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Mark Cavendish winning today's stage, with Tyler Farrar to his left

[Lionel Bonaventure/AFP/Getty Images]

I spent much of last July penning paeans to Mark Cavendish. I didn’t plan to do it again. But, my gosh, he’s amazing. I love watching him. Who needs the mountain stages or the individual time trials when there’s the daily drama of the sprint stages?

Stage four, two days ago, ended with the peloton’s entry into the magnificent city of Reims. It appeared that Cavendish’s teammate Mark Renshaw had positioned him perfectly for the finishing sprint that brought him four stage victories two years ago and six last year. But Alessandro Petacchi had other ideas, and when he struck unexpectedly with about 250 meters to go, Cavendish tried vainly to keep up for a second or two, then folded. Where was Cavendish’s awesome power of the previous two years? How did Petacchi re-discover the form of half a decade ago, with his second stage win in four days. So many questions.

No more. Cavendish was his old self in yesterday’s stage finish at Montargis. The Garmin team appeared in control, with a four-man train leading the way as the finish approached — David Millar, Robbie Hunter, Julian Dean, and our local boy, Tyler Farrar. One by one, they dropped off, leaving Dean to launch Farrar to the finish. But Renshaw and Cavendish had other ideas, launching a dramatic counter-strike. Minutes later, on the podium, Cavendish cried uncontrollably. He was back, and immensely relieved to be back.

Today’s finish featured three well-positioned teams — Garmin and Columbia again, and Lampre, determined to get Petacchi back in the mix. Farrar, I should note, broke his wrist and injured his elbow in his crash a few days ago. He is steadily regaining his strength and control, but still suffering. It looked like Garmin might get him the victory today. No, Lampre and Petacchi. But no, Renshaw was magnificent in pulling Cavendish through a gap that opened up with maybe 350 meters to go. Seconds later, Cavendish was gone. Farrar tried to get behind his wheel, but couldn’t quite close the gap, finishing a strong second, but with daylight between the two of them. An elated Cavendish hugged retired sprinting great Erik Zabel just past the finish line.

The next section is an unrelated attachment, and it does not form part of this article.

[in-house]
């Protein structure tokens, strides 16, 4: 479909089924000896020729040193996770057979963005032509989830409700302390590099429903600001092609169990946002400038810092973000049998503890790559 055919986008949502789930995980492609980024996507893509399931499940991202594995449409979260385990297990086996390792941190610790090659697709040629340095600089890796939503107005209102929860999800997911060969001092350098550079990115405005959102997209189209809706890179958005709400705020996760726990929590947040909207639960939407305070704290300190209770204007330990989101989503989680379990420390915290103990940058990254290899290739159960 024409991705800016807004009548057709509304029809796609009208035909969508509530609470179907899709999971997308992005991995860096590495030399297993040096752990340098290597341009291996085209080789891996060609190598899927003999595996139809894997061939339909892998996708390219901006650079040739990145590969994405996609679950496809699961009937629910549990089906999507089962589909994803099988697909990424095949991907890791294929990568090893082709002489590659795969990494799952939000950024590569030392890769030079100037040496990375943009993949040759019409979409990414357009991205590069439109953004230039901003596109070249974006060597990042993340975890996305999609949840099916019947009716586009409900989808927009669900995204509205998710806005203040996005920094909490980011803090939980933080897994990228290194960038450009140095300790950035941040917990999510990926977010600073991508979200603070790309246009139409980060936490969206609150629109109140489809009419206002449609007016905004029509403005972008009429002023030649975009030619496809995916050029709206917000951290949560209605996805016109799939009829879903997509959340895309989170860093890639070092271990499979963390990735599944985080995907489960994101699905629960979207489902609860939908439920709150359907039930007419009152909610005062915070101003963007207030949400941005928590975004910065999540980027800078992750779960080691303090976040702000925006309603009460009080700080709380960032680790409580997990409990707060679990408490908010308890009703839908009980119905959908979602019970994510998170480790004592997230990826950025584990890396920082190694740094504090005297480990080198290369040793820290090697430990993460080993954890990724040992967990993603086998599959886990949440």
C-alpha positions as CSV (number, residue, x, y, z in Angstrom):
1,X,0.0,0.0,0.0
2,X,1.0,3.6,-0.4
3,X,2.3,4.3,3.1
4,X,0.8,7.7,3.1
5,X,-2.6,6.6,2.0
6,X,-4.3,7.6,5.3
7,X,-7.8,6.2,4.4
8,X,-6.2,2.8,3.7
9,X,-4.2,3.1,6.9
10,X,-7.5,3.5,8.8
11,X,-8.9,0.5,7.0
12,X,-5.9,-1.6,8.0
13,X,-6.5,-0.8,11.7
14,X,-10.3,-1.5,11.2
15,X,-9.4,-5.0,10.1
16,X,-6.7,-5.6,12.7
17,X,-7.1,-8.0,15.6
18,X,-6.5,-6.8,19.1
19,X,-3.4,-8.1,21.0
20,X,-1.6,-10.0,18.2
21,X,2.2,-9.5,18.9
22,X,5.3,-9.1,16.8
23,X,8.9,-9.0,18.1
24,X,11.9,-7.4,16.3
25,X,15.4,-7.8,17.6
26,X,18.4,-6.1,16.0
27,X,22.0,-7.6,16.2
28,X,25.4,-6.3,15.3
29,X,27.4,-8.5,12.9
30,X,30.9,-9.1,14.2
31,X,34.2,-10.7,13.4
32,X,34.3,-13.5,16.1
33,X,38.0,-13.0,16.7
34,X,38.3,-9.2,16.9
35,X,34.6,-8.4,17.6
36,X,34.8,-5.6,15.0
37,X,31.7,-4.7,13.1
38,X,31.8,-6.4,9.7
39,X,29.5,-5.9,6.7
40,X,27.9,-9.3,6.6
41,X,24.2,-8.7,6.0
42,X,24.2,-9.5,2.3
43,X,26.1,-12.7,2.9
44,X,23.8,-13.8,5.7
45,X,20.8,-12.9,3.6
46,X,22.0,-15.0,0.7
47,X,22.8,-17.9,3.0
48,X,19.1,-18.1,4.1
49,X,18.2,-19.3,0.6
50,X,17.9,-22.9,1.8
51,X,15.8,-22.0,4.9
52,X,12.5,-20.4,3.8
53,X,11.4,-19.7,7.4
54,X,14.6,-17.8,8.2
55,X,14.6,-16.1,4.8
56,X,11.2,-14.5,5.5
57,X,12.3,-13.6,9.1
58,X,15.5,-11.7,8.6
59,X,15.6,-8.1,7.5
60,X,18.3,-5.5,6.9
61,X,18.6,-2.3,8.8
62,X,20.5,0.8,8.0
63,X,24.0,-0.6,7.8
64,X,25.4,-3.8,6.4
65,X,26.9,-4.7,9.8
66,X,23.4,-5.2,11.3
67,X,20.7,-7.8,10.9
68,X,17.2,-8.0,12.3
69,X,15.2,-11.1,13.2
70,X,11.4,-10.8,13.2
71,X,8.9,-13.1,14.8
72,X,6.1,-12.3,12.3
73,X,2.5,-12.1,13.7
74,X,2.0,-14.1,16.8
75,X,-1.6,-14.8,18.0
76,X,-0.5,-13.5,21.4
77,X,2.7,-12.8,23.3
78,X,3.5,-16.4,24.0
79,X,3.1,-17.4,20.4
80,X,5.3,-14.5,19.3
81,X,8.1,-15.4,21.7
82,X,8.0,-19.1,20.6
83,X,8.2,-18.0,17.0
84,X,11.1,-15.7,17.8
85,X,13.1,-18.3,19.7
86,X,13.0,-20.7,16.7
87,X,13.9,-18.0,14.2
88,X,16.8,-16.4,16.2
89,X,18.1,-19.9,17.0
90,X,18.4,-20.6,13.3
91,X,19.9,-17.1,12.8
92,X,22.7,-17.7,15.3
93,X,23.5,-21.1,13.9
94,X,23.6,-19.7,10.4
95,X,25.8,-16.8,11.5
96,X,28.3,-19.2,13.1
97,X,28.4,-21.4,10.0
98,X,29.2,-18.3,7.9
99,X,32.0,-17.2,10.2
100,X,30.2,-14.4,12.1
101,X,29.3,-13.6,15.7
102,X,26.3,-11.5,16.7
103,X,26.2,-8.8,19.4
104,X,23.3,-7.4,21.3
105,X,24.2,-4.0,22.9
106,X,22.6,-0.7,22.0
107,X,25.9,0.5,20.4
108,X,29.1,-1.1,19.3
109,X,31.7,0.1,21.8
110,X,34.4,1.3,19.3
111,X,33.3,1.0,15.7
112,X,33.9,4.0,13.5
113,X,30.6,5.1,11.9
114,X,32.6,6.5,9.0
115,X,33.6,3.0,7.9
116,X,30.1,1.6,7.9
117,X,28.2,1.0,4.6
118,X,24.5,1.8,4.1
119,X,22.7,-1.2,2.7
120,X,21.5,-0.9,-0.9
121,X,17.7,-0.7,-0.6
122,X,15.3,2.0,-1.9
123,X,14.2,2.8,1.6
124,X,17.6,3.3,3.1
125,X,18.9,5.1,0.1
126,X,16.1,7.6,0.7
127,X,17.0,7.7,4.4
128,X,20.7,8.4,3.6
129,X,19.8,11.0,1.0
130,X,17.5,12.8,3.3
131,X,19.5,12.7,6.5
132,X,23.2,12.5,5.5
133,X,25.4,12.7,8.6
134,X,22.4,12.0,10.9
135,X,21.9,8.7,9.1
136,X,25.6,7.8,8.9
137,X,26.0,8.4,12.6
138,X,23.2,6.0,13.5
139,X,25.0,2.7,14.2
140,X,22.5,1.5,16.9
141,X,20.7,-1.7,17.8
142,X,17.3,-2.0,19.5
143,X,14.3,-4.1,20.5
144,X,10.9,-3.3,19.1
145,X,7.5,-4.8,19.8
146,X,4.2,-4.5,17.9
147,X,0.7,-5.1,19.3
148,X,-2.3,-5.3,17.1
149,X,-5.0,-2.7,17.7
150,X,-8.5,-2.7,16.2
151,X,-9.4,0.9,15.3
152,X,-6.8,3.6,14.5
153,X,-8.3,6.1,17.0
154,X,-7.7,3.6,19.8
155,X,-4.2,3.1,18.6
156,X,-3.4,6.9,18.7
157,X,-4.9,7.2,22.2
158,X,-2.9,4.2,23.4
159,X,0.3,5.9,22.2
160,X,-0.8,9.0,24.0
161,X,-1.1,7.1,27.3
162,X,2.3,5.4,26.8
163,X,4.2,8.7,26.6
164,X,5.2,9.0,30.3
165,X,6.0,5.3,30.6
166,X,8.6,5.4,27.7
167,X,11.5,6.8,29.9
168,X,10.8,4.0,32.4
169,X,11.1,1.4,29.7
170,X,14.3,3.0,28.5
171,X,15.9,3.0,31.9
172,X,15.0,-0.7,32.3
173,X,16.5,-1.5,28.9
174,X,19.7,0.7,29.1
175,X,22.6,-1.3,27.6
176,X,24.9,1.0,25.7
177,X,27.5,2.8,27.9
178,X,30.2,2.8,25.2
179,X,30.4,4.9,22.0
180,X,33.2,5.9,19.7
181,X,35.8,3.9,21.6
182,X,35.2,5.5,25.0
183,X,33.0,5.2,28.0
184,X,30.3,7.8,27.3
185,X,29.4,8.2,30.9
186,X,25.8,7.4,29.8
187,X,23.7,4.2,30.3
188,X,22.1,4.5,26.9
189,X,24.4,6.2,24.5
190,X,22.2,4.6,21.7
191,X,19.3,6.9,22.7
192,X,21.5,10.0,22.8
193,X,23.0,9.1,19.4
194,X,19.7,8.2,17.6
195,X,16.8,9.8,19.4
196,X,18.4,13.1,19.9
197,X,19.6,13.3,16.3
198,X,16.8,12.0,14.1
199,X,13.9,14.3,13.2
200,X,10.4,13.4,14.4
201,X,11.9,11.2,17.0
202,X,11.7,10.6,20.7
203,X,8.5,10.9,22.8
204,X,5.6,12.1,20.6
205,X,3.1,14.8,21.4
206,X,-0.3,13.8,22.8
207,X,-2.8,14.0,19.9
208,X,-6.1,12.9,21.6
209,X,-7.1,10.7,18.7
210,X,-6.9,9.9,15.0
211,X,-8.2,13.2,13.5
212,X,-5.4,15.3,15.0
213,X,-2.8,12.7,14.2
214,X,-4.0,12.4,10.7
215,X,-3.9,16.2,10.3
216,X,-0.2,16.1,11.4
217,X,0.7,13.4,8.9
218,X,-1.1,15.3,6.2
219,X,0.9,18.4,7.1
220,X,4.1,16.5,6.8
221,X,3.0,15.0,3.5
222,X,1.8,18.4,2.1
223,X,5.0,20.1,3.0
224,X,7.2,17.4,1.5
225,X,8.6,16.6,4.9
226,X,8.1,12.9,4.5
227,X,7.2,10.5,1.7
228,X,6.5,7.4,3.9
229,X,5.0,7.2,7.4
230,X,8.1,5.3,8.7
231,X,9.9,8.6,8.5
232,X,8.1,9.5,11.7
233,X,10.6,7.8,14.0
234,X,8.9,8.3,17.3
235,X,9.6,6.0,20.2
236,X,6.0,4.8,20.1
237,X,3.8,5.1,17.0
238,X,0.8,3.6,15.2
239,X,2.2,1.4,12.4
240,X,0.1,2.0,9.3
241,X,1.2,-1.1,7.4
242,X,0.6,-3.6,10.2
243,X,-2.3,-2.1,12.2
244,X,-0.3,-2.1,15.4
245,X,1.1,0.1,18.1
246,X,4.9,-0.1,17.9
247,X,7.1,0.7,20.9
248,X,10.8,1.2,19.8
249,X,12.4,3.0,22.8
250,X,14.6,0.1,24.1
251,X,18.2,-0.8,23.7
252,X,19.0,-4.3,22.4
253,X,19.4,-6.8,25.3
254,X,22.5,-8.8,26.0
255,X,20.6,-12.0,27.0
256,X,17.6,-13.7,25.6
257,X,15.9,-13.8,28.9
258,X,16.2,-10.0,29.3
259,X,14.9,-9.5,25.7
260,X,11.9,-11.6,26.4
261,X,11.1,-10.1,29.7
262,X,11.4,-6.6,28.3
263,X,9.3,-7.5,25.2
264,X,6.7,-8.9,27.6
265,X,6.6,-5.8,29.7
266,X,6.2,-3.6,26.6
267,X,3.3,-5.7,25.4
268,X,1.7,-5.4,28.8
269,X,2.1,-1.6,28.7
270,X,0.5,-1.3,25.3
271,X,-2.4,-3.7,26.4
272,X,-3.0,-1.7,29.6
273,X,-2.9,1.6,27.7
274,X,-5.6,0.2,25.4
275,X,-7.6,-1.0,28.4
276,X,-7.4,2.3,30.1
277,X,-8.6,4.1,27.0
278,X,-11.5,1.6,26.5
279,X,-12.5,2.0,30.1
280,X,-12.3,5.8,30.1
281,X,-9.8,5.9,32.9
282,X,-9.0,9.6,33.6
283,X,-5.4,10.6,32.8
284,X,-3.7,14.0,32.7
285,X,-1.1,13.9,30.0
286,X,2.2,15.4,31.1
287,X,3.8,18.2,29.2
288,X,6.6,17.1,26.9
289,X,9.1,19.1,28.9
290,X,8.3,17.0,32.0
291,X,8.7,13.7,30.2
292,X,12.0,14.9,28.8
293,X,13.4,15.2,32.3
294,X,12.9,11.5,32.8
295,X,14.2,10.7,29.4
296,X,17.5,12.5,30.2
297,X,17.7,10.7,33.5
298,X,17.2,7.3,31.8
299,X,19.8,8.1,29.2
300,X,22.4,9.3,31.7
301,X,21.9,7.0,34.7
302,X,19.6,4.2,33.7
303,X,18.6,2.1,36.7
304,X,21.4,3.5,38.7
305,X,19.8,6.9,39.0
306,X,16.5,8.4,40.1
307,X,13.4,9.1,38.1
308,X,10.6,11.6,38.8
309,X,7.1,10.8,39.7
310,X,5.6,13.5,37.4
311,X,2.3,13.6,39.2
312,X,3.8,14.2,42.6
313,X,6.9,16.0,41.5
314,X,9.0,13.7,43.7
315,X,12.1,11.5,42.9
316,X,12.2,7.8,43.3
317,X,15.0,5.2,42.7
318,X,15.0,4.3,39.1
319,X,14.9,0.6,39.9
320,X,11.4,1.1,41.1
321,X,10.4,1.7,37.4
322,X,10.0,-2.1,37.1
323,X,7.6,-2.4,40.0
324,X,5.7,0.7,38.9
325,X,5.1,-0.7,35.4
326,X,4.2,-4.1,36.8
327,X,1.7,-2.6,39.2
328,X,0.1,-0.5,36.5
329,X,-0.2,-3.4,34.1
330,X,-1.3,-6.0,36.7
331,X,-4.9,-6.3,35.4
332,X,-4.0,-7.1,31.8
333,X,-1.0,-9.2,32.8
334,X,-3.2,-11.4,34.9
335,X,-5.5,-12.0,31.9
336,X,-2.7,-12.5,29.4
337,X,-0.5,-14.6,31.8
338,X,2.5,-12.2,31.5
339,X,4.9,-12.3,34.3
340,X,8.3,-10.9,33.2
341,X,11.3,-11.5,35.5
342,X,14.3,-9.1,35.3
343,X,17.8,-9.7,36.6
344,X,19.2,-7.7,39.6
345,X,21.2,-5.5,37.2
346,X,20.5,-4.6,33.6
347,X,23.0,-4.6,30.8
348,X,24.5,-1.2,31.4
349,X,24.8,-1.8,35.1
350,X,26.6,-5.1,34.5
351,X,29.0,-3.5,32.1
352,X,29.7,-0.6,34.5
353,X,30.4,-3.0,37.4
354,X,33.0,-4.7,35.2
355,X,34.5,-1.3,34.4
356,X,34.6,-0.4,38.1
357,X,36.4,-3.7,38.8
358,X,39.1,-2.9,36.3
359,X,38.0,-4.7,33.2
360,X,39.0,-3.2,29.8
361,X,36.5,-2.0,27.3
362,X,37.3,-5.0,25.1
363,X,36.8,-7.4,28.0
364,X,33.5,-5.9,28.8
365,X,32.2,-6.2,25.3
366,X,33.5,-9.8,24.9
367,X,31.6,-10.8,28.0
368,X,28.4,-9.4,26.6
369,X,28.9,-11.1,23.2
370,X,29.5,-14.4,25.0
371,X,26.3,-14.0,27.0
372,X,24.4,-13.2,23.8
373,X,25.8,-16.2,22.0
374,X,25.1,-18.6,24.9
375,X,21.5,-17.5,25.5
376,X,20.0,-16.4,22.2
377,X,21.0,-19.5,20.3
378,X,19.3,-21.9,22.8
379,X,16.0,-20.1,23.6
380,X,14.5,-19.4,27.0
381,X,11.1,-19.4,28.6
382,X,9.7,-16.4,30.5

Three great days of racing.

The mountains begin tomorrow, a day in the Juras. Then the Alps Sunday, a rest day Monday, Alps again Tuesday, and an easier Alpine day Wednesday, but a day I want to watch in its entirety, as it will pass through some of the roads and towns we visited when we saw Joel in Grenoble last October. In particular, it starts in Chambéry, where we changed trains on our long travel day from Grenoble to Venice, then passes the outskirts of Grenoble and on to Vizille, which we drove through on our drive to Alpe d’Huez two days earlier. Even if you don’t care for the cycling, you may enjoy watching the next few days just for the scenery.

Categories: Cycling, Sports
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